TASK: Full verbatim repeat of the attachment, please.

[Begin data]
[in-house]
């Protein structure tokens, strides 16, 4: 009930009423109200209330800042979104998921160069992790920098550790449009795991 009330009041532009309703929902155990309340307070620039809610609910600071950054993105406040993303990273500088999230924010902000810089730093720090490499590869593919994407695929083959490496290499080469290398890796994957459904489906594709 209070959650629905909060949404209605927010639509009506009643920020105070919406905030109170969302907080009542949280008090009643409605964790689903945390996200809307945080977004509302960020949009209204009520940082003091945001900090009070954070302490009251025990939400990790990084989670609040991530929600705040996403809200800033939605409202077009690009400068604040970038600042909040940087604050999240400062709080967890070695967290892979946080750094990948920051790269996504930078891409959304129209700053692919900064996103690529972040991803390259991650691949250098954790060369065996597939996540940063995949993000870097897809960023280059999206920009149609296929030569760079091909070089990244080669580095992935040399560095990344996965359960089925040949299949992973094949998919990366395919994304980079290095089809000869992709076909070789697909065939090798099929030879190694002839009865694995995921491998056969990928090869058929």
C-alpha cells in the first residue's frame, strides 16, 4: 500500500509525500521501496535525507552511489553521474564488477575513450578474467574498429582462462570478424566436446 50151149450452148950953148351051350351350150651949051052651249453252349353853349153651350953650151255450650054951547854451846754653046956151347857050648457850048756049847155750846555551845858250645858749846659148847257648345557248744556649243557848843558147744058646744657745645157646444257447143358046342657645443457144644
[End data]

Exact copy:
[in-house]
């Protein structure tokens, strides 16, 4: 009930009423109200209330800042979104998921160069992790920098550790449009795991 009330009041532009309703929902155990309340307070620039809610609910600071950054993105406040993303990273500088999230924010902000810089730093720090490499590869593919994407695929083959490496290499080469290398890796994957459904489906594709 209070959650629905909060949404209605927010639509009506009643920020105070919406905030109170969302907080009542949280008090009643409605964790689903945390996200809307945080977004509302960020949009209204009520940082003091945001900090009070954070302490009251025990939400990790990084989670609040991530929600705040996403809200800033939605409202077009690009400068604040970038600042909040940087604050999240400062709080967890070695967290892979946080750094990948920051790269996504930078891409959304129209700053692919900064996103690529972040991803390259991650691949250098954790060369065996597939996540940063995949993000870097897809960023280059999206920009149609296929030569760079091909070089990244080669580095992935040399560095990344996965359960089925040949299949992973094949998919990366395919994304980079290095089809000869992709076909070789697909065939090798099929030879190694002839009865694995995921491998056969990928090869058929």
C-alpha cells in the first residue's frame, strides 16, 4: 500500500509525500521501496535525507552511489553521474564488477575513450578474467574498429582462462570478424566436446 50151149450452148950953148351051350351350150651949051052651249453252349353853349153651350953650151255450650054951547854451846754653046956151347857050648457850048756049847155750846555551845858250645858749846659148847257648345557248744556649243557848843558147744058646744657745645157646444257447143358046342657645443457144644